The books behind the sociologist

There are a few choice texts that brought me to sociology and shaped my empirical, methodological and theoretical approaches to my craft:

(in the order they come to mind)

  • Learning to Labour, Paul Willis
  • The Truly Disadvantaged, William Julius Wilson
  • Discipline and Punish, Michel Foucault
  • Phenomenology of the Sociology World, Schutz
  • Social Construction of Reality, Peter Berger and Thomas Luckmann
  • American Apartheid, Douglass Massey and Nancy Denton
  • Distinction, Pierre Bourdieu
  • Studies in Ethnomethodology, Harold Garfinkel
  • Whose Keeper?, Alan Wolfe

Yesterday I had the pleasure of spending a good bit of time with one of the authors on this list. As the day approached its close, I decided that I needed to break from being a colleague long enough to satisfy my more entrenched identity as a fan and a student.

“I hate to do this to you,” I said, “because it is probably a bit tedious to answer questions about a book you published in 1977… but, I need to ask…”

And then I got to raise an issue that I have puzzled over since I first read Learning to Labour  many years ago: The lads see the way that inequality and class location are reproduced within and through the school. That vision leads them to resist the educational process, but their resistance serves the very purpose they resisted – justifying their position as SES losers. But what about the ear’oles – the working class kids who do not see that the system is not open to them and instead do what they are asked to do? After high school, they primarily end up working alongside the lads. What does it matter that the lads resisted and the ear’oles didn’t?

We had a great conversation about the issue I raised – discussing that, to some extent at least, the people who play by the rules were able to hold on to their hard-work as a badge of moral superiority that distinguished them from the lads even when they held the same jobs, lived in the same neighborhoods and lived virtually the same lower class existence in their adult lives. And that conversation got me thinking about, of all things, Lamont’s Dignity of Working Men and Money, Morals and Manners. In both books Lamont argues that moral boundaries matter. I never really bought the significance of this, however, since the moral boundaries she uncovers are “mostly homologous” (à la Bourdieu) to other distinctions built upon material inequality. Examining the mobilization of moral boundaries within class categories and the impact that mobilization might have on the preservation of material categories, however, seems like a potentially productive approach to understanding the “intergenerational transmission” of inequality. I don’t believe Lamont does this. Am I wrong? Once I get back to my books, I will give a look.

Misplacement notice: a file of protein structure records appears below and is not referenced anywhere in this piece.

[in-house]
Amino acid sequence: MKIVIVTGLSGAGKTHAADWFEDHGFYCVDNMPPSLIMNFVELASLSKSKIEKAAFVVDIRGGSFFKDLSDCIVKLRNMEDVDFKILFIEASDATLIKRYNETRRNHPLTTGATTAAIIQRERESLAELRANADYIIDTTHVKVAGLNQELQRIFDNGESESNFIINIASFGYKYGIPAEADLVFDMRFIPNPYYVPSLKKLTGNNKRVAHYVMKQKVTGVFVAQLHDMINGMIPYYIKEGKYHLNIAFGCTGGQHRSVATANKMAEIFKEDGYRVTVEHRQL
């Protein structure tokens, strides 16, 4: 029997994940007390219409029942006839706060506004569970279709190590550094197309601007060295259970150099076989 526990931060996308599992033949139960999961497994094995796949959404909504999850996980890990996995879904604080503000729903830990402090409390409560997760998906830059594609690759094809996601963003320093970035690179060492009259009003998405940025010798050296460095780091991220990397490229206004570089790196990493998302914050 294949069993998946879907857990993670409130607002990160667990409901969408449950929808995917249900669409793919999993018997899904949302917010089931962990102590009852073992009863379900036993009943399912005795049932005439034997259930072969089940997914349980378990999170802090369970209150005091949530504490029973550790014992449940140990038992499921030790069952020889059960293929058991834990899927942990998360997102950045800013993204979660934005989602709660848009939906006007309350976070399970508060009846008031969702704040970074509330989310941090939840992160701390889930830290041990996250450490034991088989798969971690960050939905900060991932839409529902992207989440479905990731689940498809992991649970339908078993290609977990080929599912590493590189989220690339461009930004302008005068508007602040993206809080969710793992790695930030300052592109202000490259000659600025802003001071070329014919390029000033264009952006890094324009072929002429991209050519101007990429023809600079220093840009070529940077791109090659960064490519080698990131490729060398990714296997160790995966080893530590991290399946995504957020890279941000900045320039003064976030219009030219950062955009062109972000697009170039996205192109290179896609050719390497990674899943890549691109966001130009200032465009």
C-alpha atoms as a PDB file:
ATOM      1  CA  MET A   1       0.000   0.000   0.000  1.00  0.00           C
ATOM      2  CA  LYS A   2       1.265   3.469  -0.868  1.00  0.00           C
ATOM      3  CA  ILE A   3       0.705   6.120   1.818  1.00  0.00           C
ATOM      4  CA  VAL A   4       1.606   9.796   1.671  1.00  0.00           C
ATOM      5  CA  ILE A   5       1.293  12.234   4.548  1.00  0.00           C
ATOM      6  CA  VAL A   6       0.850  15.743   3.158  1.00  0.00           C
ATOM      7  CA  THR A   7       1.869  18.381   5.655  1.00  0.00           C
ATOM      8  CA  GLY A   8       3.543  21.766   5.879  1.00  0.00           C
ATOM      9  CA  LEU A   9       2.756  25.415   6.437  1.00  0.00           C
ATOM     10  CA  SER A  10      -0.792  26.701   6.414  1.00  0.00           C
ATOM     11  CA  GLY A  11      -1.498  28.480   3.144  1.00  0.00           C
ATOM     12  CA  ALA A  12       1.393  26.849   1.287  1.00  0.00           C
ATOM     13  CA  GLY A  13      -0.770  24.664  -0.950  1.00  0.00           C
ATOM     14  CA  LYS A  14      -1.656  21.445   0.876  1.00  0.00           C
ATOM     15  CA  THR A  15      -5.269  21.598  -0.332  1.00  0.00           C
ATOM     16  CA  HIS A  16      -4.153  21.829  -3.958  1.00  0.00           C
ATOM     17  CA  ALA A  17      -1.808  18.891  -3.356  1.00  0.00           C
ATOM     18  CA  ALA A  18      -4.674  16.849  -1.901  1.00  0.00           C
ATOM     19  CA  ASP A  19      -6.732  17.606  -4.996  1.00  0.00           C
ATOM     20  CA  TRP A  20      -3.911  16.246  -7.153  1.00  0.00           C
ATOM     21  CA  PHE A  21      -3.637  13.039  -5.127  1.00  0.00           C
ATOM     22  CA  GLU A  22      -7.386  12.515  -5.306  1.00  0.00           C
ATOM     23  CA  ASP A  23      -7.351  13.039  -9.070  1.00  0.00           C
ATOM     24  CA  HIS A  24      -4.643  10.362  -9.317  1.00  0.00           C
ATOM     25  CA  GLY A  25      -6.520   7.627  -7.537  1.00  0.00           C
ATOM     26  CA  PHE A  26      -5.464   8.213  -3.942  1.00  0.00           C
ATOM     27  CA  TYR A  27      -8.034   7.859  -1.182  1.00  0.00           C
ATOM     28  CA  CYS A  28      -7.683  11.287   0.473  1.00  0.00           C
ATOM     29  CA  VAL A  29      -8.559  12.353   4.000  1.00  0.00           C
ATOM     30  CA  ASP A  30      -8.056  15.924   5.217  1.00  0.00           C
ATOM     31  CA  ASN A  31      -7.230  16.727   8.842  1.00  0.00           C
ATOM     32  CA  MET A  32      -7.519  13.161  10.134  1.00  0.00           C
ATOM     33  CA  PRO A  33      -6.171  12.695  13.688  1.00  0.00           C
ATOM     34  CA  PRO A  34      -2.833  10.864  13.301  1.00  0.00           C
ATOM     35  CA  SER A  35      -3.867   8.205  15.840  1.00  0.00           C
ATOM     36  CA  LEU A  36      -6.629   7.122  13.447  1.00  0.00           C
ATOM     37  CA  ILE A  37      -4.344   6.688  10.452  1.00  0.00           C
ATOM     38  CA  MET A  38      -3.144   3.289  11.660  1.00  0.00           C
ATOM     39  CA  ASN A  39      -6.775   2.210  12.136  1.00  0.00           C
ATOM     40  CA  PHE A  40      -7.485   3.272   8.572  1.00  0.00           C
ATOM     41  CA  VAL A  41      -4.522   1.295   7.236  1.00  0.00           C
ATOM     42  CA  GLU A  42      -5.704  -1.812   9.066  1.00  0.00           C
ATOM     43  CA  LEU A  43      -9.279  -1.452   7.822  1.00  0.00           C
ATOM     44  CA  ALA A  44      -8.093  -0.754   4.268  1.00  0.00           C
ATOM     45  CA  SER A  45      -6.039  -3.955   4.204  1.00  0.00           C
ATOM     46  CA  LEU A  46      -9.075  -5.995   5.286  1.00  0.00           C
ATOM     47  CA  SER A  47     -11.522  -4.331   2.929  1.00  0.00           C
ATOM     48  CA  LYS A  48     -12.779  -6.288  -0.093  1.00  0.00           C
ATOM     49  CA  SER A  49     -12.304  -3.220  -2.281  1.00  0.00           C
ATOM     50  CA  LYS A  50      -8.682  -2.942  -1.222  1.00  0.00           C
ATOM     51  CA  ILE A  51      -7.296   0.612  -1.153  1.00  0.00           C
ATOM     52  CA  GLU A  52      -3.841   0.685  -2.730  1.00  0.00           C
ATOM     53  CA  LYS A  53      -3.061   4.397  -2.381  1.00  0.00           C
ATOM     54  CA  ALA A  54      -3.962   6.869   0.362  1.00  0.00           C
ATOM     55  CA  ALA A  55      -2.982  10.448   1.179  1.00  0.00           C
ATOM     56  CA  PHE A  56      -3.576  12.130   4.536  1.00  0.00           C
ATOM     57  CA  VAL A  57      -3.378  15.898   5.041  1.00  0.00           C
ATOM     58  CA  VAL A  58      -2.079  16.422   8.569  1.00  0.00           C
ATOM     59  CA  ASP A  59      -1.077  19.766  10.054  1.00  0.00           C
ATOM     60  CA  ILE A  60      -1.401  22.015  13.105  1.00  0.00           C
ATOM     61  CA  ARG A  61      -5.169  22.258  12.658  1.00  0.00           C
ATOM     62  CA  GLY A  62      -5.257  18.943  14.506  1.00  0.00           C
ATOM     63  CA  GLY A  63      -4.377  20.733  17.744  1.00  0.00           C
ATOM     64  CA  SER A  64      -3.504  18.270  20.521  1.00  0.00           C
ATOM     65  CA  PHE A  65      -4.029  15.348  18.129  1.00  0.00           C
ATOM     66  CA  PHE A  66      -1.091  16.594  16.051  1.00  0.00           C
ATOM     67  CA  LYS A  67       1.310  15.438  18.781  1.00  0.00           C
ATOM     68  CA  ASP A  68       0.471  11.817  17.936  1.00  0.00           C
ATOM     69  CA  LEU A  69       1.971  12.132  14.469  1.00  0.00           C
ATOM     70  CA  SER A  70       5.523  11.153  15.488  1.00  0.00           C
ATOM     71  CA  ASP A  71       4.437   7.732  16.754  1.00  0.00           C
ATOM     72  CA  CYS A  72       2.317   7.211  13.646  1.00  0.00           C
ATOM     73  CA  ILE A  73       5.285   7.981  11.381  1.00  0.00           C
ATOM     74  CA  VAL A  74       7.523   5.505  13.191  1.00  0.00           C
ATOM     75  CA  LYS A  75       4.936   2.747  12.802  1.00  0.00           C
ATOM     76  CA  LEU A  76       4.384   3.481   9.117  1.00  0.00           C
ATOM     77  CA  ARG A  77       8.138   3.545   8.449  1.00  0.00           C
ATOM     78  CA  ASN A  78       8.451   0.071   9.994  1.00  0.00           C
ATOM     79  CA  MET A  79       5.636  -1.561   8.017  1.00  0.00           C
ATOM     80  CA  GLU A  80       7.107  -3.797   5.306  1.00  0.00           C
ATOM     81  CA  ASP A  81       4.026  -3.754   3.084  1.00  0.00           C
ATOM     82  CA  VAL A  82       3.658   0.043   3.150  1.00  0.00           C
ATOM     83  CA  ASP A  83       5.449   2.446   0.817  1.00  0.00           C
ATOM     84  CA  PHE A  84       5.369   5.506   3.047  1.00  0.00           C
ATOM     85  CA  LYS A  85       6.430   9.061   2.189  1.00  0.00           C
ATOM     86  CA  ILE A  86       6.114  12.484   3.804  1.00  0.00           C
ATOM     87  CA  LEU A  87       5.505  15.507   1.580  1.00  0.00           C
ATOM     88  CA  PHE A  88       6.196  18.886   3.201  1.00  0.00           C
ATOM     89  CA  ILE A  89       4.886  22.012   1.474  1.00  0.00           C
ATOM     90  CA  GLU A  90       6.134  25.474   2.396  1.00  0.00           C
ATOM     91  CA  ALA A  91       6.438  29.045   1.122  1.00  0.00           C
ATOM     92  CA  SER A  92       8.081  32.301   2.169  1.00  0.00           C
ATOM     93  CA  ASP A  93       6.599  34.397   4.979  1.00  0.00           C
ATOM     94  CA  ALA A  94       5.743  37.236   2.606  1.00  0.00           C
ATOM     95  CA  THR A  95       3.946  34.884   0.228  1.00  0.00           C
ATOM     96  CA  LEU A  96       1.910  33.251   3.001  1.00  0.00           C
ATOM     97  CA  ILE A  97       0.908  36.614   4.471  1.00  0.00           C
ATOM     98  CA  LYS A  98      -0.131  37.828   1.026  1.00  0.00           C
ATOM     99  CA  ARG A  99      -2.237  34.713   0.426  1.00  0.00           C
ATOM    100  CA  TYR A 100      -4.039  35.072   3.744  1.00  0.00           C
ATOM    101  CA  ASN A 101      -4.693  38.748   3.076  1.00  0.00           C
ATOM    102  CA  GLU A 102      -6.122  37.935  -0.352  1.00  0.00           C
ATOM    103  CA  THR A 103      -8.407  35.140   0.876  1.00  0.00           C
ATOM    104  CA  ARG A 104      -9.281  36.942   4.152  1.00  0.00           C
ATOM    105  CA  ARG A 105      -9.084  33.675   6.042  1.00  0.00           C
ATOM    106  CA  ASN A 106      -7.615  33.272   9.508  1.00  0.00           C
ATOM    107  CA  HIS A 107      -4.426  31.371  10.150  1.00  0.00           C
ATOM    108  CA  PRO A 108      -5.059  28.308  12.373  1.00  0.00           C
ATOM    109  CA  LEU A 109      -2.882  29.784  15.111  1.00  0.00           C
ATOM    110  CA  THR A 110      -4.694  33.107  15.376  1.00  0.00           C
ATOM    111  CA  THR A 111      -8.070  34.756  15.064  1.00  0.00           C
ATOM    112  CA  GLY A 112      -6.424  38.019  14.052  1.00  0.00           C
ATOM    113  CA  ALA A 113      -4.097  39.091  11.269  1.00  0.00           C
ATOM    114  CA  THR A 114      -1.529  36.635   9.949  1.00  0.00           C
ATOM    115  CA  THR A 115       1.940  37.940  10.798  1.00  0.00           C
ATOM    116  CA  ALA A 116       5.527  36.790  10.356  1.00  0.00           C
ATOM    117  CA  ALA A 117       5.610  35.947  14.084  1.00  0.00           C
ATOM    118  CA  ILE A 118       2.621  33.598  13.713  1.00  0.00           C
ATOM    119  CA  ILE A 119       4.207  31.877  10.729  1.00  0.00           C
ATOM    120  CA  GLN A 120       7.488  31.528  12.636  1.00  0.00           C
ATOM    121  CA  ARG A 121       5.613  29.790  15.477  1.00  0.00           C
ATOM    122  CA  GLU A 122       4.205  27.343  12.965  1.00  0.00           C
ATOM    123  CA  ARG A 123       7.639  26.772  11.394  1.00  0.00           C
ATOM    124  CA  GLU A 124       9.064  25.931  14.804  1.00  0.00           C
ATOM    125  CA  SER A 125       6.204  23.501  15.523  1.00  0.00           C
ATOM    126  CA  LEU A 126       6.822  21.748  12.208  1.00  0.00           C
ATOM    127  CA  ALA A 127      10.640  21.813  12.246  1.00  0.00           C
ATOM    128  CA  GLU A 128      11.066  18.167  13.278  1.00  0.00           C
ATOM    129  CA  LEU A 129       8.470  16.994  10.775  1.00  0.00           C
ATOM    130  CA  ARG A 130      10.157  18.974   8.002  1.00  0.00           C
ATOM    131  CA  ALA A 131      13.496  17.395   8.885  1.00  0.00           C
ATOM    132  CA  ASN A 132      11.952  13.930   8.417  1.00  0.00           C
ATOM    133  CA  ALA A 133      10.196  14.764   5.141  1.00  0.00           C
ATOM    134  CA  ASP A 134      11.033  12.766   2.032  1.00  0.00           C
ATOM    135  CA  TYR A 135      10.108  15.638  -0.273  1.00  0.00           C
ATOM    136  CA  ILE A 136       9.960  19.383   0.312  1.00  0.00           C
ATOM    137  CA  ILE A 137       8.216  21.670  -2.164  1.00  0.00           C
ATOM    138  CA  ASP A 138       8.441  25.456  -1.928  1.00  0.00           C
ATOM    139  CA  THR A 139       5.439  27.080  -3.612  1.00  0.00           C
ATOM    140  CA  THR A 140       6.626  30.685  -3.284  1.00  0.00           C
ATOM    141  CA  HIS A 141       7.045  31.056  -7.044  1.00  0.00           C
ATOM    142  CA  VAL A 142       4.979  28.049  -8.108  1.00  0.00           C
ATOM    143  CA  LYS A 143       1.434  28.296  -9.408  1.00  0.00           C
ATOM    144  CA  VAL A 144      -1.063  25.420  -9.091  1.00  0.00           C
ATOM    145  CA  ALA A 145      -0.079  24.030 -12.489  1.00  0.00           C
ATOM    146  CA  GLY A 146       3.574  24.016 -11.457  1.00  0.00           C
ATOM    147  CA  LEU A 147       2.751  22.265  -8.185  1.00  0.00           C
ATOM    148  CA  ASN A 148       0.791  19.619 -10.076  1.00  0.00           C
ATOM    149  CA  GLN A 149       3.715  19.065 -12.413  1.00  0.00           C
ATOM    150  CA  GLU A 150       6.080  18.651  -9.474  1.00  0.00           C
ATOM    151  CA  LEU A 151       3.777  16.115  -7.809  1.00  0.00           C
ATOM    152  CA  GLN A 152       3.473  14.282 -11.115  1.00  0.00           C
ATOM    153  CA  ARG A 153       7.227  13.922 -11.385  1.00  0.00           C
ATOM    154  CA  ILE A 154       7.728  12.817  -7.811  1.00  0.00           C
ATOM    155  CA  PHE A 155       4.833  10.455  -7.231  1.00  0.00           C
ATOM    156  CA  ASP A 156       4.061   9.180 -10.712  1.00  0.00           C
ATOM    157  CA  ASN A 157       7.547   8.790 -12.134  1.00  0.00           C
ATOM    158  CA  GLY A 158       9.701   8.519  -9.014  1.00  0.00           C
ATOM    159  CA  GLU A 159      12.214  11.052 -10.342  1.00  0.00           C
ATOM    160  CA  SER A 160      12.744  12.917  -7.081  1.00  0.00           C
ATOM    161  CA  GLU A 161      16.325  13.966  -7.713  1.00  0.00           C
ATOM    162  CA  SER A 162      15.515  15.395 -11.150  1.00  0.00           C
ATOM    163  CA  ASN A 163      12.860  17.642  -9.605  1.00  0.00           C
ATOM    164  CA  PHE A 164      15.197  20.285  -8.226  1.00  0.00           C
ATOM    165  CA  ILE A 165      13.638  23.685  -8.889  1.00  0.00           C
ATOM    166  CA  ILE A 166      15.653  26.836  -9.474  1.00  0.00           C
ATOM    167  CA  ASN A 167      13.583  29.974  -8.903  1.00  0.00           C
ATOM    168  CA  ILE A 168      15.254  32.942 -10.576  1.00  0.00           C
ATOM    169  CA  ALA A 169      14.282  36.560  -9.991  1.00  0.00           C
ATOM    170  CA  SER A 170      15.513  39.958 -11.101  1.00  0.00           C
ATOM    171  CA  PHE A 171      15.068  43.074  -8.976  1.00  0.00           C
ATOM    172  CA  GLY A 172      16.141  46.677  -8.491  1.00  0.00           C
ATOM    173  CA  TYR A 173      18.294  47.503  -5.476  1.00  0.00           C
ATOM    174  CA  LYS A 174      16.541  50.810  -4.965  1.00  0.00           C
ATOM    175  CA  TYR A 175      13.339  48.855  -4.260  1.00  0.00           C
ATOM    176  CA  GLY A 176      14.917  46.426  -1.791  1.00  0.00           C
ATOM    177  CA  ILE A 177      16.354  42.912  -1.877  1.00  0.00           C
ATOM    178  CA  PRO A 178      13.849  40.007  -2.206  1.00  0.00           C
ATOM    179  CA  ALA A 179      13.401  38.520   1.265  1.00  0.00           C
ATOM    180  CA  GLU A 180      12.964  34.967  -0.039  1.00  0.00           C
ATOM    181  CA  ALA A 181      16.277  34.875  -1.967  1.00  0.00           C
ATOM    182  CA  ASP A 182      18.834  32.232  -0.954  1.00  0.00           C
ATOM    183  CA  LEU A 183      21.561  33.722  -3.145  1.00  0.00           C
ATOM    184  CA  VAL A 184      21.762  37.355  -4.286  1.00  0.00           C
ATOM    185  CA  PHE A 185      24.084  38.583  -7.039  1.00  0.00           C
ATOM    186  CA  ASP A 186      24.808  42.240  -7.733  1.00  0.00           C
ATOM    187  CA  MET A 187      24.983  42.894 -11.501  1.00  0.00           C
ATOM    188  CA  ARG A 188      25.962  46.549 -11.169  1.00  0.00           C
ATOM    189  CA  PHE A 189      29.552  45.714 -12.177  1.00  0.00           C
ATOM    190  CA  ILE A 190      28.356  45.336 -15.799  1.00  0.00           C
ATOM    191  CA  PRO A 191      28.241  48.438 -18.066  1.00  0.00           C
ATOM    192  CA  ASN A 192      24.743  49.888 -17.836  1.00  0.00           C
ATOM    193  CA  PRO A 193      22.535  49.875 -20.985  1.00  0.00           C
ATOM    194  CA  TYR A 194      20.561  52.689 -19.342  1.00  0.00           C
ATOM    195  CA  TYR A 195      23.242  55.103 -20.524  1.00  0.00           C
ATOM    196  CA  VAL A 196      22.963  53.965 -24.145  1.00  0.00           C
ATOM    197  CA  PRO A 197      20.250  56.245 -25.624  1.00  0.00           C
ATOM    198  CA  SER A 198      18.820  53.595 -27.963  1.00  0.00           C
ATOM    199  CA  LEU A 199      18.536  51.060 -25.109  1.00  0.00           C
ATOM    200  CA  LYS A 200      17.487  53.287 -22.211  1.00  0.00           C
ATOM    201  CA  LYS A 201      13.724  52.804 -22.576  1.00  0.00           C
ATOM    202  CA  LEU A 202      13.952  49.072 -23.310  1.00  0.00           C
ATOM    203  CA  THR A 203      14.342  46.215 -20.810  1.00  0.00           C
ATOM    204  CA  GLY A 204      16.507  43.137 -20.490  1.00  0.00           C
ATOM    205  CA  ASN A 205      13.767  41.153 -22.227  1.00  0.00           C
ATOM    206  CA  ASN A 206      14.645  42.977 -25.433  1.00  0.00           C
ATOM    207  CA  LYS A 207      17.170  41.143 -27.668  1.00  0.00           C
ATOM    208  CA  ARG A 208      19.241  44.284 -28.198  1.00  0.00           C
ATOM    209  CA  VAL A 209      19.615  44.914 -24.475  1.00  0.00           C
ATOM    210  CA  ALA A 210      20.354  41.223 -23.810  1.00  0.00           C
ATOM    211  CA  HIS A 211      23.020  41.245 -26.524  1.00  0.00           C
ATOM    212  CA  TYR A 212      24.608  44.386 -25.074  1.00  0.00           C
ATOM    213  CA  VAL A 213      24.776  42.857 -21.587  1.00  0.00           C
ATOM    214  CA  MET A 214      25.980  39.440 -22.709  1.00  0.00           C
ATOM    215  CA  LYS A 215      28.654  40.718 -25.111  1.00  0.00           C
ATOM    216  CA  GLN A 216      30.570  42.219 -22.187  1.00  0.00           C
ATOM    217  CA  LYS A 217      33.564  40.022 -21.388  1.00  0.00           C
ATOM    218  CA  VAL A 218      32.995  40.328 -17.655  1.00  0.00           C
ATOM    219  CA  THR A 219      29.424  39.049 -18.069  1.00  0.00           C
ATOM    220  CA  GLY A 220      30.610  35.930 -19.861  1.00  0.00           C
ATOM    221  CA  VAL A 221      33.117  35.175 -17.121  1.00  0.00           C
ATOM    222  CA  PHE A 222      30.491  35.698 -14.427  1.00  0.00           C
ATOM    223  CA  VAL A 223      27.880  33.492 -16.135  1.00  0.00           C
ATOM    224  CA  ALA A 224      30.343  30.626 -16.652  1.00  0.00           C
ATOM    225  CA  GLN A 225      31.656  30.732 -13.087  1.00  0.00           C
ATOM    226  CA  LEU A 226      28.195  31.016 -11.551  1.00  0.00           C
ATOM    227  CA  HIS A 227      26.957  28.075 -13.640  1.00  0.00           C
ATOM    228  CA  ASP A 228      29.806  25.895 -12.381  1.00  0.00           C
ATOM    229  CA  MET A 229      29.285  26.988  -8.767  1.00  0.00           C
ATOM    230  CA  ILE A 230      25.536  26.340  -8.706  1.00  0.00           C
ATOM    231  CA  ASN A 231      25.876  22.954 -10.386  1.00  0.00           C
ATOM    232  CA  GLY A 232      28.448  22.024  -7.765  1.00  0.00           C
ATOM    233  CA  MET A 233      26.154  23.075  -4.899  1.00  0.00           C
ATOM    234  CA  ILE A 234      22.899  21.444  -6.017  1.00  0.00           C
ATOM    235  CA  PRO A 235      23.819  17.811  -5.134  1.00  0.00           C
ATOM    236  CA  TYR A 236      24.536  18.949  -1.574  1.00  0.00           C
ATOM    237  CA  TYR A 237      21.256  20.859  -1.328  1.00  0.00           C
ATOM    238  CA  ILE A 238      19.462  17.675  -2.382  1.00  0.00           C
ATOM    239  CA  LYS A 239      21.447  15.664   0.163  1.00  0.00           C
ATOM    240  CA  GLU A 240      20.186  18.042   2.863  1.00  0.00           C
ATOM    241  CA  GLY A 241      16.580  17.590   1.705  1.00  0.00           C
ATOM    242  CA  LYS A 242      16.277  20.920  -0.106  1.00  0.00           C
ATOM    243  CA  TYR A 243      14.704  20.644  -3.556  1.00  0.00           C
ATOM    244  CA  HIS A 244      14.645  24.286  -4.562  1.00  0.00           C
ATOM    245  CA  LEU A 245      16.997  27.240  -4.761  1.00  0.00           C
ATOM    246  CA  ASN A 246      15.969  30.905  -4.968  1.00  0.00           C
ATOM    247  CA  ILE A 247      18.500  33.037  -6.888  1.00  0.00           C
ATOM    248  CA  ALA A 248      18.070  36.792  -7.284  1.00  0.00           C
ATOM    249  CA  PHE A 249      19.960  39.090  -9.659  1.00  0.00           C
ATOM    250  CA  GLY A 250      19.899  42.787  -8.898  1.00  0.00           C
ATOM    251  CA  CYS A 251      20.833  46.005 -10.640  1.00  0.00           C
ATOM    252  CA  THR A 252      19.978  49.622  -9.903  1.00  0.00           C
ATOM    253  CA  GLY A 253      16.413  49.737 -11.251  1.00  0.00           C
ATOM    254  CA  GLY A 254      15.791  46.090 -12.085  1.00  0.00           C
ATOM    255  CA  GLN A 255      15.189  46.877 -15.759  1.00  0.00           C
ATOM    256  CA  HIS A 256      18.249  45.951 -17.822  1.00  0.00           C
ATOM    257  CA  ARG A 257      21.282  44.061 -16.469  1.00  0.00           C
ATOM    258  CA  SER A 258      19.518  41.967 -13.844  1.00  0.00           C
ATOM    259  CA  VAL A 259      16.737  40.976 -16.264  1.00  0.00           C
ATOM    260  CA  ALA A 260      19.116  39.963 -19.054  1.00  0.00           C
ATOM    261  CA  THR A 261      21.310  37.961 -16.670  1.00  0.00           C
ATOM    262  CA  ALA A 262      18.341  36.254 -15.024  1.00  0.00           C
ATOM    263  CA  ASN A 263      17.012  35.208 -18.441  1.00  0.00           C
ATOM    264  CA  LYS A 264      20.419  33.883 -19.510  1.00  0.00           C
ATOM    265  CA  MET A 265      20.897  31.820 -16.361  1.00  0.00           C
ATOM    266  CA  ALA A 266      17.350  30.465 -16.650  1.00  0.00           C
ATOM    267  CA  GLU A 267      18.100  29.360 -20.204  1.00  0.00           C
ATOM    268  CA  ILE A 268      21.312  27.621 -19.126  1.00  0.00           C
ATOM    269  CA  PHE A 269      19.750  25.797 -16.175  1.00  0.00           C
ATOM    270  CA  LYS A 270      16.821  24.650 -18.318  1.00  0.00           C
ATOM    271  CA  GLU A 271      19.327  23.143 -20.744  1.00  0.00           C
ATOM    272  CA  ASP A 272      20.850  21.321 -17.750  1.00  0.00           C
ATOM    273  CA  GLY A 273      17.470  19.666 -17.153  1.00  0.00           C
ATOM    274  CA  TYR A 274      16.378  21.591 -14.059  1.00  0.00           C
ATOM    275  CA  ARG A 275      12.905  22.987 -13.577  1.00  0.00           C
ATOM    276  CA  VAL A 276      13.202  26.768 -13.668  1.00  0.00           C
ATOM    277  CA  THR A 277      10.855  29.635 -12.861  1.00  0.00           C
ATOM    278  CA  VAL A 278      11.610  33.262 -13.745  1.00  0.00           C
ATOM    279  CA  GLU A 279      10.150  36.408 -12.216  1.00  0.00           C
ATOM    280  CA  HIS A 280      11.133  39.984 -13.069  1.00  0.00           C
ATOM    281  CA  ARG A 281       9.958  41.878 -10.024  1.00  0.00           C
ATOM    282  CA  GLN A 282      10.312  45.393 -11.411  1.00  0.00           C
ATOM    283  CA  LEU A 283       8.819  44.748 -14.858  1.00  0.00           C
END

At any rate, lovely to actually have a conversation I’ve been waiting 15 years for!

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